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European Banking Authority’s proposed online shopping regulations will do more harm than good

The EBA recently announced that it would be pursuing a new set of regulations revolving around online shopping, in the hopes that, when implemented, consumers who shop online will feel much more confident regarding their own financial security.

Despite extolling the benefits these new regulations would bring, retailers and other groups quickly came forward with their fears that the unnecessary piece of legislation would bring the growing online commerce sector to a grinding halt.

The proposed regulations, essentially, would force extra security measures on consumers spending over £8.50 online. These shoppers would, for example, be required to type in a personal password or code or even use a peripheral card reading device in order to proceed through the final step of the checkout phase. Many organisations have already argued that by doing so, the EU would be placing a superfluous roadblock in the increasingly smooth customer journey. Visa has gone as far as referring to the potential consequences as “catastrophic.”

Omnico has conducted extensive research into online retail. A recent survey, as part of its Retail Gap Barometer found that 74 per cent of consumers feel that speed and convenience are among their top priorities when shopping both online and in-store. The only way for retailers to provide this to their customers is to build a seamless customer journey. On the high street, retailers are often slowed down in this pursuit by the presence of excessive queues at the counter. While this has never been an issue for online retailers (barring a few retailers who have experienced overloaded servers in previous busy periods), the EU’s proposed legislation would essentially be introducing queues to the realm of online retail, an environment in which they are neither necessary nor desired by any party involved.

The first and likely most visible consequence of the proposed regulations will be the huge surge in the number of shoppers abandoning their online baskets before completing a purchase. What will the final tally in lost sales be? According to research by Visa, the EU regulations would end up affecting €6 billion of transactions across the 28 EU member states.

The impact of these regulations won’t be felt evenly across Europe, however. The consequences will undoubtedly be greatest here in the UK, where 63 per cent of consumers claim to regularly do their shopping online. In comparison, an average of 51 per cent of consumers across the whole of Europe regularly shop online. In a recent Omnico survey, which received responses from across the UK, over half of the respondents said they would abandon their purchases if an extra step were added to the checkout process.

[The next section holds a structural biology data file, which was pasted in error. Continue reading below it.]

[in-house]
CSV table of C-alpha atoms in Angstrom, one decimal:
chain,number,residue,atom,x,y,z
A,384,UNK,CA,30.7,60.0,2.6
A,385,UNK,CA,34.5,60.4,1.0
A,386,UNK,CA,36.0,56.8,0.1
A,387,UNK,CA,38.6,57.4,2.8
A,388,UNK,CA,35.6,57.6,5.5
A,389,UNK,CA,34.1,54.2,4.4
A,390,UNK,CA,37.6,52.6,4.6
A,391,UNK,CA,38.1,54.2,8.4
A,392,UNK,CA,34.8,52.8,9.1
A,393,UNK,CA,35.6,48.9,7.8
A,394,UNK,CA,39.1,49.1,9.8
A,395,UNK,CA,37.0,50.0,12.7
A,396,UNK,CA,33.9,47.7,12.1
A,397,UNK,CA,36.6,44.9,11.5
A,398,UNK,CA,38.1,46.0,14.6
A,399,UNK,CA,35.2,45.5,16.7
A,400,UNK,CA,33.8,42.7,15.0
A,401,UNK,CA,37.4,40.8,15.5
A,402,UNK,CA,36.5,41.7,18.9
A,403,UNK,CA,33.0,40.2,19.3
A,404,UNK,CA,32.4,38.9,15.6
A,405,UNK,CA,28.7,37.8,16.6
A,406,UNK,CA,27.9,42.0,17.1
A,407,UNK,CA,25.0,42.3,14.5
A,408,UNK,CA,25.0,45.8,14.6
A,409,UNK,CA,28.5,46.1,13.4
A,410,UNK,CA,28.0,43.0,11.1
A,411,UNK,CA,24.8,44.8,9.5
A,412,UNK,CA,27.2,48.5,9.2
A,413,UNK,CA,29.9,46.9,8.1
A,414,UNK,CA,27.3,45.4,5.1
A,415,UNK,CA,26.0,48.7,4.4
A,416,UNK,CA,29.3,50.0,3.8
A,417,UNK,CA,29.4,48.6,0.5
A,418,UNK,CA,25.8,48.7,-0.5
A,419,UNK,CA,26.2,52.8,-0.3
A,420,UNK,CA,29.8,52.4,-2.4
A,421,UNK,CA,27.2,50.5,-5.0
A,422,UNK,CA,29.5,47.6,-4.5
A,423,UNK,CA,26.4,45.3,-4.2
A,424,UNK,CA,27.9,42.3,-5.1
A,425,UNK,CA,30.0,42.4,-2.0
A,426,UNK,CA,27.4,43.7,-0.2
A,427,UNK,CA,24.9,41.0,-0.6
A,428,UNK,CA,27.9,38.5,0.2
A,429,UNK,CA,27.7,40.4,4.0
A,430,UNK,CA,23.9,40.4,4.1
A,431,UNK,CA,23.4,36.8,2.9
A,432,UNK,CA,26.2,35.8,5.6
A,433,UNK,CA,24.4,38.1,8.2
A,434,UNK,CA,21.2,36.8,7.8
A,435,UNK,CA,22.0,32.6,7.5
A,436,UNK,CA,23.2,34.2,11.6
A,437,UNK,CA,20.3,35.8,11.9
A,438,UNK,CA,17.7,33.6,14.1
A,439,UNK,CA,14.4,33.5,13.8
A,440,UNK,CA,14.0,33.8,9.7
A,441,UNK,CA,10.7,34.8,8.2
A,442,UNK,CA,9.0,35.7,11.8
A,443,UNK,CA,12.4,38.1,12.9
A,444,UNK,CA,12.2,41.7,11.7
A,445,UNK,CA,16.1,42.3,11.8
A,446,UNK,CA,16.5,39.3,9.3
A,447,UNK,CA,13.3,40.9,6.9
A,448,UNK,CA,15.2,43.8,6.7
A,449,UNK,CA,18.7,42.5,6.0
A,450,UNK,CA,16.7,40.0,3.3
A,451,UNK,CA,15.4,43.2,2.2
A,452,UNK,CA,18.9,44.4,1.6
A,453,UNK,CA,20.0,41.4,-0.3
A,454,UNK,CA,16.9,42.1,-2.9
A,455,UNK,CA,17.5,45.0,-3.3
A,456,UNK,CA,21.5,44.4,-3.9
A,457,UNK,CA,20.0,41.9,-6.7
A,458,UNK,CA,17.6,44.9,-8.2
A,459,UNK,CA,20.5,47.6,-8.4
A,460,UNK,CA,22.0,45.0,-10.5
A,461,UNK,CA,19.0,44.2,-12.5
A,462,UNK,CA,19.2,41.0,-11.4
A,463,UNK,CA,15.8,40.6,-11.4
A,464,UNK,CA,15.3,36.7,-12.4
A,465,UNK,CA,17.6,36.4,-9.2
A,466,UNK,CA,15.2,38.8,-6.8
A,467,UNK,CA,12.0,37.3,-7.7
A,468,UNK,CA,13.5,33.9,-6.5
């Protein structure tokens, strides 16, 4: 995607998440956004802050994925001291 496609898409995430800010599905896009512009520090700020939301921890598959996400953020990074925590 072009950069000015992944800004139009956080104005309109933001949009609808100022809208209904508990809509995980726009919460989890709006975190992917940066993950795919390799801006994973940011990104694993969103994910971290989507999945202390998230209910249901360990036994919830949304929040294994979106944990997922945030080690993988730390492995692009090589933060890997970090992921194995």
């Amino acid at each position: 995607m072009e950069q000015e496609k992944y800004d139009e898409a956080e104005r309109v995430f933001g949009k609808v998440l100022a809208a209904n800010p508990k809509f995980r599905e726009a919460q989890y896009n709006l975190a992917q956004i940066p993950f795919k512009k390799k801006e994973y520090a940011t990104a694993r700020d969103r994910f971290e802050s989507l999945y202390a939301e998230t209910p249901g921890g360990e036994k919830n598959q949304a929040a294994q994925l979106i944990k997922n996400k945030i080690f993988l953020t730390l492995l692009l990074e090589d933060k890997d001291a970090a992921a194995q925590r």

Omnico’s Retail Gap Barometer research shows that consumers are increasingly turning to their smartphones when it comes to shopping during busy seasonal periods like Black Friday, Cyber Monday and in the run-up to Christmas in order to gain maximum stock-access and fulfilment options while also avoiding crowds.

The overall value of these busy shopping periods to UK retailers has greatly increased as well. This year UK shoppers spent over £2bn on their Visa cards on Black Friday, 13 per cent more than last year. Half the spending happened online and contactless payments picked up, across all age groups, according to Visa. Barclaycard, which processes almost half of all credit and debit card transactions in the UK, said payment transactions were 6 per cent higher than last year’s Black Friday.

Looking ahead to the upcoming Christmas shopping season – the only period of the year more profitable for retailers than Black Friday – consumers are again making greater use of their smartphones and other devices to cross off their shopping lists. Omnico’s Retail Gap Barometer revealed that 37 per cent of UK consumers will be taking advantage of online shopping.

The proposed regulations, however, would effectively disable the majority of one-click shopping and automatic app payments. With shoppers making increasing use of online shopping, particularly during busy periods such as Christmas, retailers can expect a serious loss in sales from online basket abandonment if these regulations come into effect.

Mel Taylor, CEO, Omnico

Image source: Shutterstock/Kaspars Grinvalds

Mel Taylor is the CEO at Omnico Group. Omnico is an established, innovative and agile omni-channel software and services company that works with leading retail, entertainment and destination brands.